Monday, June 18, 2012

Introducing Windows Server 2012

After Windows NT4, Windows 2000, Windows 2003, Windows 2008 and Windows 2008 R2, Microsoft is about to release its last version of the operating system for servers: Microsoft Windows Server 2012.

To promote this event, on June 4th 2012 Microsoft announced the release of a brand new free e-book titled "Introducing Windows Server 2012" (ISBN: 978-0-7356-6679-5) by Mitch Tulloch (MVP).

The e-book has five chapters and 242 pages. The five chapters are:
  • Chapter 1 The business need for Windows Server 2012
  • Chapter 2 Foundation for building your private cloud
  • Chapter 3 Highly available, easy-to-manage multi-server platform
  • Chapter 4 Deploy web applications on premises and in the cloud
  • Chapter 5 Enabling the modern workstyle
As the author states, "Windows Server 2012 is probably the most significant release of the Windows Server platform ever. With an innovative new user interface, powerful new management tools, enhanced Windows PowerShell support, and hundreds of new features in the areas of networking, storage, and virtualization, Windows Server 2012 can help IT deliver more while reducing costs. Windows Server 2012 also was designed for the cloud from the ground up and provides a foundation for building both public and private cloud solutions to enable businesses to take advantage of the many benefits of cloud computing."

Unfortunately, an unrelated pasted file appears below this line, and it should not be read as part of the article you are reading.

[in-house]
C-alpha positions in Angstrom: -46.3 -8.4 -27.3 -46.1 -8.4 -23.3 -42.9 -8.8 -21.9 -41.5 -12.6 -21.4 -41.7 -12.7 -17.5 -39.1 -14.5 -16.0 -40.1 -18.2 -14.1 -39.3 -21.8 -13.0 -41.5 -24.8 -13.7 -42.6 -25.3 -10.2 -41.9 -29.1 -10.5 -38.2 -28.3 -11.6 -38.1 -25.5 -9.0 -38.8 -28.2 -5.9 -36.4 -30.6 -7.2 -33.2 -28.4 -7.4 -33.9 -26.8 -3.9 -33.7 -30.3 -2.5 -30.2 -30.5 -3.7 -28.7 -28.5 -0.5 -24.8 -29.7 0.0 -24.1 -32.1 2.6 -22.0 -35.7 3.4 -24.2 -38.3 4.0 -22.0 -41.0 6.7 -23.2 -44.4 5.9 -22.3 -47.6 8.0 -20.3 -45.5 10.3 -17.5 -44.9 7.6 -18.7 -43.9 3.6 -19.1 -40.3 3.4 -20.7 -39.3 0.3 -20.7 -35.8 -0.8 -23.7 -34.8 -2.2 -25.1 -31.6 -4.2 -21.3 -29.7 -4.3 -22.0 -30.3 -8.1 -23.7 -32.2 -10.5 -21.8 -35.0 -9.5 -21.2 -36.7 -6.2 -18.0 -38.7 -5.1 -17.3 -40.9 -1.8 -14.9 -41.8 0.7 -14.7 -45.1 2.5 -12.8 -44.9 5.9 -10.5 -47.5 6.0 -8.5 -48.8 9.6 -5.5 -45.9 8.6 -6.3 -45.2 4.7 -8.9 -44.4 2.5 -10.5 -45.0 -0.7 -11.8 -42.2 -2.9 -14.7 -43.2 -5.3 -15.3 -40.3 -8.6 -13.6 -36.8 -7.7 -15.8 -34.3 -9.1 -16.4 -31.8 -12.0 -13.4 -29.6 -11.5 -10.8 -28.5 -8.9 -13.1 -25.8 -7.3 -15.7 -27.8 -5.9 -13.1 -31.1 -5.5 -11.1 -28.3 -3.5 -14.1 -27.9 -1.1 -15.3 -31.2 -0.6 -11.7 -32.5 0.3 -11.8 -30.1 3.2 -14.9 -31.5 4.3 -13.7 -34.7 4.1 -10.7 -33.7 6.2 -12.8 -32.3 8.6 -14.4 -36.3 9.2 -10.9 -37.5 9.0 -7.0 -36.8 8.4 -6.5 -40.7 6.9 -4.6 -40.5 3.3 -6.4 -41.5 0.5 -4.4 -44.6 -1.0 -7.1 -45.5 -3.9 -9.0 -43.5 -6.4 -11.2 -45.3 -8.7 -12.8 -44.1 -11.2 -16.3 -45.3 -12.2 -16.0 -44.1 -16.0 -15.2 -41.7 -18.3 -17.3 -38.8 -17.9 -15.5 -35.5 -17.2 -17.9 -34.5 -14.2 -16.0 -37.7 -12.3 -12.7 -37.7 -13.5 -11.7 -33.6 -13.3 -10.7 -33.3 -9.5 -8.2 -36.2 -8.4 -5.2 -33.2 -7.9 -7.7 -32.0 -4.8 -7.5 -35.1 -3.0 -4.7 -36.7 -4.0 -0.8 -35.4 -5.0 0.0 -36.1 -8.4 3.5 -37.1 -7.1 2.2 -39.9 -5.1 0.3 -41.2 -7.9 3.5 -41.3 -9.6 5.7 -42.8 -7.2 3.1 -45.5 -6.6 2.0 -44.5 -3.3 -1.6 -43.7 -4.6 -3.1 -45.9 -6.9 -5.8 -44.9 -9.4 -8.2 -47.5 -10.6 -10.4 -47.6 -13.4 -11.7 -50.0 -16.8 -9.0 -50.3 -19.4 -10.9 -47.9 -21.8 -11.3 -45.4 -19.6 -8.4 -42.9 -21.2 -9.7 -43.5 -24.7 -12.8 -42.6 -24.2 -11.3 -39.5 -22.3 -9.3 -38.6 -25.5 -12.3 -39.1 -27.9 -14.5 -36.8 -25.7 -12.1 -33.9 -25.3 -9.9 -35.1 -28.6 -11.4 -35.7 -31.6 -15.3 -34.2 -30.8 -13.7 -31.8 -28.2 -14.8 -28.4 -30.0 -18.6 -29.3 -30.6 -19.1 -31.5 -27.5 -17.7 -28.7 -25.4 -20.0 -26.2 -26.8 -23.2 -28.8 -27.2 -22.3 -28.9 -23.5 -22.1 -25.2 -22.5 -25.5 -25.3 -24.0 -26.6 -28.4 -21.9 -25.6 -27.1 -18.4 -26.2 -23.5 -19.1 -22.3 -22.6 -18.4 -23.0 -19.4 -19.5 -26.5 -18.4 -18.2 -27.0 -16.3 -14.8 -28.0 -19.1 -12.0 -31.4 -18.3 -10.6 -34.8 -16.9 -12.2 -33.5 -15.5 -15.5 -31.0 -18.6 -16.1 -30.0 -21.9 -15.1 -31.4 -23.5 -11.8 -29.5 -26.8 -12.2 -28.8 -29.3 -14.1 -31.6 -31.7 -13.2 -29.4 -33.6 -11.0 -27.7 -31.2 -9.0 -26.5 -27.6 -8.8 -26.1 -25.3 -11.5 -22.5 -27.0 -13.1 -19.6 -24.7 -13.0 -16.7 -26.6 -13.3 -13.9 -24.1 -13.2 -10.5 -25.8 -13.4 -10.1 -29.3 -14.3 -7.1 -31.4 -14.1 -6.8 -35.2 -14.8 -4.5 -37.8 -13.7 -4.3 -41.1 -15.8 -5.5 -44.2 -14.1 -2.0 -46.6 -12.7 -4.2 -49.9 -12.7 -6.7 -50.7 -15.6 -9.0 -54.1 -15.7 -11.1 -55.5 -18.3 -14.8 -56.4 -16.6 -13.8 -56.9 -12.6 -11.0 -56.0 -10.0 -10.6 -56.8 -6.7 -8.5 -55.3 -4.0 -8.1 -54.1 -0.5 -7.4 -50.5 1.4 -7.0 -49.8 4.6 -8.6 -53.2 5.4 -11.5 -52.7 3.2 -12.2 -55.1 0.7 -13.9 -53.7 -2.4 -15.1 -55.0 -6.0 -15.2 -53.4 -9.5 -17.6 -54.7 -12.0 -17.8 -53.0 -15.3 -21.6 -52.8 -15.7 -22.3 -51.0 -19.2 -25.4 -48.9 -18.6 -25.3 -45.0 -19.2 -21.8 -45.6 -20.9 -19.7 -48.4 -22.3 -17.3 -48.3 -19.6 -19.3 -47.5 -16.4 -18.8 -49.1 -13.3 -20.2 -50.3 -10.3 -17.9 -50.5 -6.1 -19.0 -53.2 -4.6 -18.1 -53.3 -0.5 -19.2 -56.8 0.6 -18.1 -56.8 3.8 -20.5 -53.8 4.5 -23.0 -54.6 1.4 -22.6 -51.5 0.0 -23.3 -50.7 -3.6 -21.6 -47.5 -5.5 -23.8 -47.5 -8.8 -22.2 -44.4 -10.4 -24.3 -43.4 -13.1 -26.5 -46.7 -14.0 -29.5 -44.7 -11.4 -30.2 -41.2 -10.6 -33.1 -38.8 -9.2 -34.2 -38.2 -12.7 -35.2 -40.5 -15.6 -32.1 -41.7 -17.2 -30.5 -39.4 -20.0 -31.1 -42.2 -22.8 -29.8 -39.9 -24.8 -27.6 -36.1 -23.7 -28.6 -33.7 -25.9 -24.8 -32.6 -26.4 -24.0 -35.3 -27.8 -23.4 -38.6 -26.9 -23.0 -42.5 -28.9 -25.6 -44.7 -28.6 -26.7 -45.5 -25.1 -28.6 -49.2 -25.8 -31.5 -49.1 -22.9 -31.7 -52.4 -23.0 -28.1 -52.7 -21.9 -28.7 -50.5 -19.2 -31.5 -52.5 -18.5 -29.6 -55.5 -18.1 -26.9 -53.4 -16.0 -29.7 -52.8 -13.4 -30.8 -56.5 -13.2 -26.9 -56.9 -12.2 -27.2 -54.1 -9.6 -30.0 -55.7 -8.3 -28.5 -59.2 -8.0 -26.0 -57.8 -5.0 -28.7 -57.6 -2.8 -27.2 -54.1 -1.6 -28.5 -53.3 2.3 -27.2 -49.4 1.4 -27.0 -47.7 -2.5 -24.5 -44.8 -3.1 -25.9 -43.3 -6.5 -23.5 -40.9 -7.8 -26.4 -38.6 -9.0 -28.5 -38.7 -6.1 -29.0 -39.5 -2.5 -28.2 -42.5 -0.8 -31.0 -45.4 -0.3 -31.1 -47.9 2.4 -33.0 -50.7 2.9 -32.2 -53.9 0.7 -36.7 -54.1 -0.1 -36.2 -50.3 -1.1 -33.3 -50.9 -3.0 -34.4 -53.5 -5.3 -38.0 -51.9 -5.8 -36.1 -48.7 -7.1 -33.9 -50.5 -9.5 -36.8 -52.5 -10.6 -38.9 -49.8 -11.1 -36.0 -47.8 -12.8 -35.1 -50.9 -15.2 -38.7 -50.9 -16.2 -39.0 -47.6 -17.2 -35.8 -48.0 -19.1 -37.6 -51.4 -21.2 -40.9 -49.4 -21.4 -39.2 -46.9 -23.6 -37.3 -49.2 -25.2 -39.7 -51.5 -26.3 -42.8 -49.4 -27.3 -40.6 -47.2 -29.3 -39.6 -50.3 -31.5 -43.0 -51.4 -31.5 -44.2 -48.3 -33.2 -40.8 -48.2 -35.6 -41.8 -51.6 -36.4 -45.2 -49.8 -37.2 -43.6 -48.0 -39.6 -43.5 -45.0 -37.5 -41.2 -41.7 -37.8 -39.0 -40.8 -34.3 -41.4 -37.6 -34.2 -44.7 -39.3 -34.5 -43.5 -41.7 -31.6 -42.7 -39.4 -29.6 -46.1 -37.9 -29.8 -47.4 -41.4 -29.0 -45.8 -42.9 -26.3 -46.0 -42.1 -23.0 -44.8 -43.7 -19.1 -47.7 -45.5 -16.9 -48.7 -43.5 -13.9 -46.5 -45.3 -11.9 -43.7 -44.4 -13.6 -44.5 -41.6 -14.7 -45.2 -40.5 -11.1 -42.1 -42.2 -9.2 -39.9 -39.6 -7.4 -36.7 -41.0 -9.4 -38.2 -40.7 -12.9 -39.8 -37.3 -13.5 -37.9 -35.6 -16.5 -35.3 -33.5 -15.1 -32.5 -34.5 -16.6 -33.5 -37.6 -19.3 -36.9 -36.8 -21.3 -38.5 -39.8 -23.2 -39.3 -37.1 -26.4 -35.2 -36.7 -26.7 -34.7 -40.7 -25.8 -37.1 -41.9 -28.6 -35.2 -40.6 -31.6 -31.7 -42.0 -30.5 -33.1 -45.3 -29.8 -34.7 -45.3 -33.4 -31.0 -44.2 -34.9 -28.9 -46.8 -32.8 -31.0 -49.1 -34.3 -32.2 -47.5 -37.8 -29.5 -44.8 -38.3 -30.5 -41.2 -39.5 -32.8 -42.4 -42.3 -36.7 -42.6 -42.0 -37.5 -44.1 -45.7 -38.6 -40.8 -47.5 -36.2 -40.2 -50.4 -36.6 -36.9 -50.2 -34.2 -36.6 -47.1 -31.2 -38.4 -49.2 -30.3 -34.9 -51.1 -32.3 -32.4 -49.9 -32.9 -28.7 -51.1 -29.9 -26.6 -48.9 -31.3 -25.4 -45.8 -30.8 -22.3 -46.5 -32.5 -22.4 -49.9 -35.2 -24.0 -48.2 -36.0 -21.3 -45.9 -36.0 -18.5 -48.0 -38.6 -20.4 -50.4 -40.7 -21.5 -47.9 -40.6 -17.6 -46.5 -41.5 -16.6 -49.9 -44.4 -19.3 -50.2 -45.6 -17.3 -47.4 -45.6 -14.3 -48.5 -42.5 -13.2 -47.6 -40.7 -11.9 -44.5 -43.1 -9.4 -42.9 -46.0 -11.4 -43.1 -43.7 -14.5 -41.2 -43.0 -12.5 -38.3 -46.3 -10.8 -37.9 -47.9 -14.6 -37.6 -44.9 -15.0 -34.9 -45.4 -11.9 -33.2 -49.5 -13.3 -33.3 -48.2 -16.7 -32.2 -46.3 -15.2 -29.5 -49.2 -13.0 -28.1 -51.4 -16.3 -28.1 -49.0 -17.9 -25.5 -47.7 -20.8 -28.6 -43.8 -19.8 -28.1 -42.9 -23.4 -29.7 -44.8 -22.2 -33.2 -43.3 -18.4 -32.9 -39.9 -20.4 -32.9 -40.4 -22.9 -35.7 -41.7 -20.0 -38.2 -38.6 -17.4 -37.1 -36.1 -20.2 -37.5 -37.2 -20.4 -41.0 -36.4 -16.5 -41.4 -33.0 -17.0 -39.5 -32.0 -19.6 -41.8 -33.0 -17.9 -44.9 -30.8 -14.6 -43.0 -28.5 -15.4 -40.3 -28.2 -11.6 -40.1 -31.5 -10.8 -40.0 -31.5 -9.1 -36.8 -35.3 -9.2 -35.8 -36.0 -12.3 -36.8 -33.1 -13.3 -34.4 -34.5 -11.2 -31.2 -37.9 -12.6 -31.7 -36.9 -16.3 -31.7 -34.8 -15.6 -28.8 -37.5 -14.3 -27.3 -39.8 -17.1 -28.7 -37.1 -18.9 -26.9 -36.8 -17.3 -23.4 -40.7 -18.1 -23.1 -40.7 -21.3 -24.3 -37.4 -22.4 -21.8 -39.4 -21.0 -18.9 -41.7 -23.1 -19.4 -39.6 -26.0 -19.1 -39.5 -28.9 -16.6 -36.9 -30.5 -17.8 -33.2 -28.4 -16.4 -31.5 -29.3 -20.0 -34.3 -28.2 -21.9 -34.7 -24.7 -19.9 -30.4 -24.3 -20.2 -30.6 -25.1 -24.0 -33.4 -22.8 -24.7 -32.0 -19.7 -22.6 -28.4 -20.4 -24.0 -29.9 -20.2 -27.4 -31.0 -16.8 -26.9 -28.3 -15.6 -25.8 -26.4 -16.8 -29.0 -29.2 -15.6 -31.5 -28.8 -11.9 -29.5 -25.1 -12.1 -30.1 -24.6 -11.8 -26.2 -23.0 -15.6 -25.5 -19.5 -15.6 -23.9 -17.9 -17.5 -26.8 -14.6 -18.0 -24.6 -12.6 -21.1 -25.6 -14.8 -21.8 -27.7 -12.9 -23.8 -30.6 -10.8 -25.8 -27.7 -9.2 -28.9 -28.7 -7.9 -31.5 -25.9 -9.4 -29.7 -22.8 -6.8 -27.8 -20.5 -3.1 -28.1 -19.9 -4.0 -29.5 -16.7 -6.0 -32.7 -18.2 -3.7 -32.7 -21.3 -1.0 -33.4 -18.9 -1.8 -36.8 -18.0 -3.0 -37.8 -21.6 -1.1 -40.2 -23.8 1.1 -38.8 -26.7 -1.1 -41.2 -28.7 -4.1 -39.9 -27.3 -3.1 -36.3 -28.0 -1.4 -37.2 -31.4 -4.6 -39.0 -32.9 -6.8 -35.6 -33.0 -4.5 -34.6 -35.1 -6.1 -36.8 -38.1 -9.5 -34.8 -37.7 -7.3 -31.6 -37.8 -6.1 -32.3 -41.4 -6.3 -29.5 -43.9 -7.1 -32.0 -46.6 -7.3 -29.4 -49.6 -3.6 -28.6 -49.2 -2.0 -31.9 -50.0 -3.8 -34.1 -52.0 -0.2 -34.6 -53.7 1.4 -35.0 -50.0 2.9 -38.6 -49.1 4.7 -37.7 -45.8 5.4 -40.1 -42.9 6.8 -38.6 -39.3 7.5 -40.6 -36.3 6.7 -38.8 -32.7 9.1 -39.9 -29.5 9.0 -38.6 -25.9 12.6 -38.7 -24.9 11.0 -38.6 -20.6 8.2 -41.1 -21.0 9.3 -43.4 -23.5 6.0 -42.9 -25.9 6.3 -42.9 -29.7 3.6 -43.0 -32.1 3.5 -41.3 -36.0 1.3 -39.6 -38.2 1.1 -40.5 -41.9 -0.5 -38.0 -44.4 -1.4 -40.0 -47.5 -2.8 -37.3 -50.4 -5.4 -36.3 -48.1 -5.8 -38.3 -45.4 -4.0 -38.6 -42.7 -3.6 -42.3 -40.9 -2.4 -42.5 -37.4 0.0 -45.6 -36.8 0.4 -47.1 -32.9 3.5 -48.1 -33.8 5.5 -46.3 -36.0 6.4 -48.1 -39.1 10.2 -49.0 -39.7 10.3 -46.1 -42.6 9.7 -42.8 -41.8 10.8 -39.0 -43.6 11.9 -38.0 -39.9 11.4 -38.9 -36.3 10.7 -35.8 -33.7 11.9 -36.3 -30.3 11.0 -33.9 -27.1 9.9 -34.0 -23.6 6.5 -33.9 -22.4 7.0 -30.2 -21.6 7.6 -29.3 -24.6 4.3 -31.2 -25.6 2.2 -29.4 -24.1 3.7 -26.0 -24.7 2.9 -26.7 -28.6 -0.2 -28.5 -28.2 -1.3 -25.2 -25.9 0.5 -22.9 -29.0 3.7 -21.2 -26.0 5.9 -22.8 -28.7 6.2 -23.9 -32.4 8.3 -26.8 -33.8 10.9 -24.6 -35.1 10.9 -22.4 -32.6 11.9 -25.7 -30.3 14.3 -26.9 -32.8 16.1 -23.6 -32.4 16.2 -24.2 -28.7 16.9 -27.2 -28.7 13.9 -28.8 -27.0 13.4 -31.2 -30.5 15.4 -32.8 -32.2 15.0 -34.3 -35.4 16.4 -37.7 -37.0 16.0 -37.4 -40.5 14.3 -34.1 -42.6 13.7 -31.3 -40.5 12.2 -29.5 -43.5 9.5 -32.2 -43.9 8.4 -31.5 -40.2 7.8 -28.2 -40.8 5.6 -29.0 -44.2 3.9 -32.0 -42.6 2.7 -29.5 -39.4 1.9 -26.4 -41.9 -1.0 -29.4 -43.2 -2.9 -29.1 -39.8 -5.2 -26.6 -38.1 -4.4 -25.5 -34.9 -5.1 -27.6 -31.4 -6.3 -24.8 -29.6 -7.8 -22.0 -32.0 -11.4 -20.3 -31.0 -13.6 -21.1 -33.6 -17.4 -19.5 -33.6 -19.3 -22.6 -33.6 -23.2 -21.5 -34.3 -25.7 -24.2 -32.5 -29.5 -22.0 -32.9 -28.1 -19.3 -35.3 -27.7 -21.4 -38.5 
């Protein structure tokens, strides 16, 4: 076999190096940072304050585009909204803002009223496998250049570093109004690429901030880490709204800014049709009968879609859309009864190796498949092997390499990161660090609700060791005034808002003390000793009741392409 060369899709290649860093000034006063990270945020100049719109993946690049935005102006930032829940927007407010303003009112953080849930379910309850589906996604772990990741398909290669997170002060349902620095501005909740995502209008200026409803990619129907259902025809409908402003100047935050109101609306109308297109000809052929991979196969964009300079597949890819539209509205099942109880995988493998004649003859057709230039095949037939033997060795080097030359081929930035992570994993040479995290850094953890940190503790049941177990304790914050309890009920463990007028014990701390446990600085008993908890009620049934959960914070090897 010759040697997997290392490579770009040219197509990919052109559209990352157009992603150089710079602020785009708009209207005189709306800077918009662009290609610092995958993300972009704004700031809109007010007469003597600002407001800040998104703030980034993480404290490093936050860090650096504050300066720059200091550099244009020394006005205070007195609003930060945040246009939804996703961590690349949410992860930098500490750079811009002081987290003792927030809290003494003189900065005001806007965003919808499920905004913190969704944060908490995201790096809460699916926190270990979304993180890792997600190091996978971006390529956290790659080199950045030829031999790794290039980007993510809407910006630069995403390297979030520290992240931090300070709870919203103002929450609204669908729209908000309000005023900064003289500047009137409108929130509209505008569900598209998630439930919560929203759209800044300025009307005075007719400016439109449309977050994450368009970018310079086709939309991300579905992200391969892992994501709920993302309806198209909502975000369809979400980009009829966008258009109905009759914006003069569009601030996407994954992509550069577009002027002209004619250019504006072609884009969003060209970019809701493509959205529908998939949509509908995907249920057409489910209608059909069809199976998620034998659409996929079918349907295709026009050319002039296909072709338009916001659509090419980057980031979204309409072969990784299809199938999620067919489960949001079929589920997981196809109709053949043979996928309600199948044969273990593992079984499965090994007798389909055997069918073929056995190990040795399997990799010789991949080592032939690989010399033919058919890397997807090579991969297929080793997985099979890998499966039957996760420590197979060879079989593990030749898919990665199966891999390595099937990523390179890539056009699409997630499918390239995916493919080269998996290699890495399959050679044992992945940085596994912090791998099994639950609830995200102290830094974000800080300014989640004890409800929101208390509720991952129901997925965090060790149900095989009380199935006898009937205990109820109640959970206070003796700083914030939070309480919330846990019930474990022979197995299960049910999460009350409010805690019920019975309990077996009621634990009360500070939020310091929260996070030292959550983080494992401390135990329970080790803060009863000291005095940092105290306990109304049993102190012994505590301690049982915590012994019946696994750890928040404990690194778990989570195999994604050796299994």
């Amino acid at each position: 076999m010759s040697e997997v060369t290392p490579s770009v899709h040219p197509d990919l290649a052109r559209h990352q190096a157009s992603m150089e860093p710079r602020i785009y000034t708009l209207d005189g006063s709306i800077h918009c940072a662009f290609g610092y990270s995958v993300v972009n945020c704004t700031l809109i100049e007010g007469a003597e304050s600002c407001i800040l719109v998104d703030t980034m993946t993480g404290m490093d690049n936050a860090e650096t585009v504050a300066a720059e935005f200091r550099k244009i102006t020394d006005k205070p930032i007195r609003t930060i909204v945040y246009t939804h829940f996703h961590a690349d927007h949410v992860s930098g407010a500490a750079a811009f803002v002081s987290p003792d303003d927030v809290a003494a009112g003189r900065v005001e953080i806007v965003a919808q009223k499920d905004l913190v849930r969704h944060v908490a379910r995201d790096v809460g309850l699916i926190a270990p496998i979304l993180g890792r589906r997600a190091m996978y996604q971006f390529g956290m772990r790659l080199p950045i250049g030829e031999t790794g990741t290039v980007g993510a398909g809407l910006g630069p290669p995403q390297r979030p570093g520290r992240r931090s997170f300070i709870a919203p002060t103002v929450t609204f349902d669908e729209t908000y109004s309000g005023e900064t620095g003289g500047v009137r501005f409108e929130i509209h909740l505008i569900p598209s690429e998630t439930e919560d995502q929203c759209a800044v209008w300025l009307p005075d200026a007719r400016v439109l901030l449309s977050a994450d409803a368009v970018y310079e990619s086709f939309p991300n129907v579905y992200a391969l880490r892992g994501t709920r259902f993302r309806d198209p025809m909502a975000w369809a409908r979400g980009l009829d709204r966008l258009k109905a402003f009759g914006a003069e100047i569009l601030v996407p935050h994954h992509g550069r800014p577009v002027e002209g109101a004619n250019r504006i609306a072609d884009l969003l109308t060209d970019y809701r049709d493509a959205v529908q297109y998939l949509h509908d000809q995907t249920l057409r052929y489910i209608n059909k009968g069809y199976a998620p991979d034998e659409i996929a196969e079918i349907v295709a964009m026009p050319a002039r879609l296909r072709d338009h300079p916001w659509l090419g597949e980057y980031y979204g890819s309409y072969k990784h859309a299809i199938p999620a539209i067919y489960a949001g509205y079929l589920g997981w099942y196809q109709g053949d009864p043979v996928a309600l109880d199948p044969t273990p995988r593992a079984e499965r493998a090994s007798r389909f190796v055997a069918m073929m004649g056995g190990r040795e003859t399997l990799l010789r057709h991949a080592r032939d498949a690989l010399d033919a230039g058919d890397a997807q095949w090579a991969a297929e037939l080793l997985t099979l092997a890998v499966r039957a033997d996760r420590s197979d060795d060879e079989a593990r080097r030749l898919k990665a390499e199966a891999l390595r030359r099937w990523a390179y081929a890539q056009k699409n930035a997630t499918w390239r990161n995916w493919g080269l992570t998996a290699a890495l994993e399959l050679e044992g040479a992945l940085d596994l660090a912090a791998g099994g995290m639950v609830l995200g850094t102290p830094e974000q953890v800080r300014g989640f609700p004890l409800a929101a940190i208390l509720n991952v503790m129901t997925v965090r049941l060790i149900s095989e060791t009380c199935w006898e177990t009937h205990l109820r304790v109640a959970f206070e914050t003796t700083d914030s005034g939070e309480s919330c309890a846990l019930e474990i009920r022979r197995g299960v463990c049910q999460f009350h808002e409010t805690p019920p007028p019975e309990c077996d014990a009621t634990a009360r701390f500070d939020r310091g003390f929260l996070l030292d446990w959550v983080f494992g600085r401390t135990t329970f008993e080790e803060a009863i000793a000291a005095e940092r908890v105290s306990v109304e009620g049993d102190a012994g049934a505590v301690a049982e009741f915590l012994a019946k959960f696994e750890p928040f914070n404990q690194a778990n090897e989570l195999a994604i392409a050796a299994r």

As you can see there is a strong focus on the Cloud, because Microsoft guys are trying to give a clear signal to the IT community that they have somewhat left the old server-centric model and oriented toward a new cloud-centric model.

The e-book is not really a technical one, but it does a good job of reviewing all the new features of Windows Server 2012, such as SMB 3 (on page 63), Network Virtualization (page 32), Virtual Fibre Channel (on page 62), Live Storage migration (page 113), Powershell 3.0 (page 147), Resource Metering (on page 48) or Hyper-V Replica (page 69).

Of course some of these features will make you smile if you have ever worked with VMware, because most of them are just a Microsoft implementation of others editors' ideas.

Some of these features will, on the other hand, make you burn with desire of testing them, such as Powershell 3.0. This is at least true for me. In fact last week I attended the course 10325A "Automating Administration with Windows PowerShell 2.0" and I can't wait to see what Powershell 3.0 can do for me!

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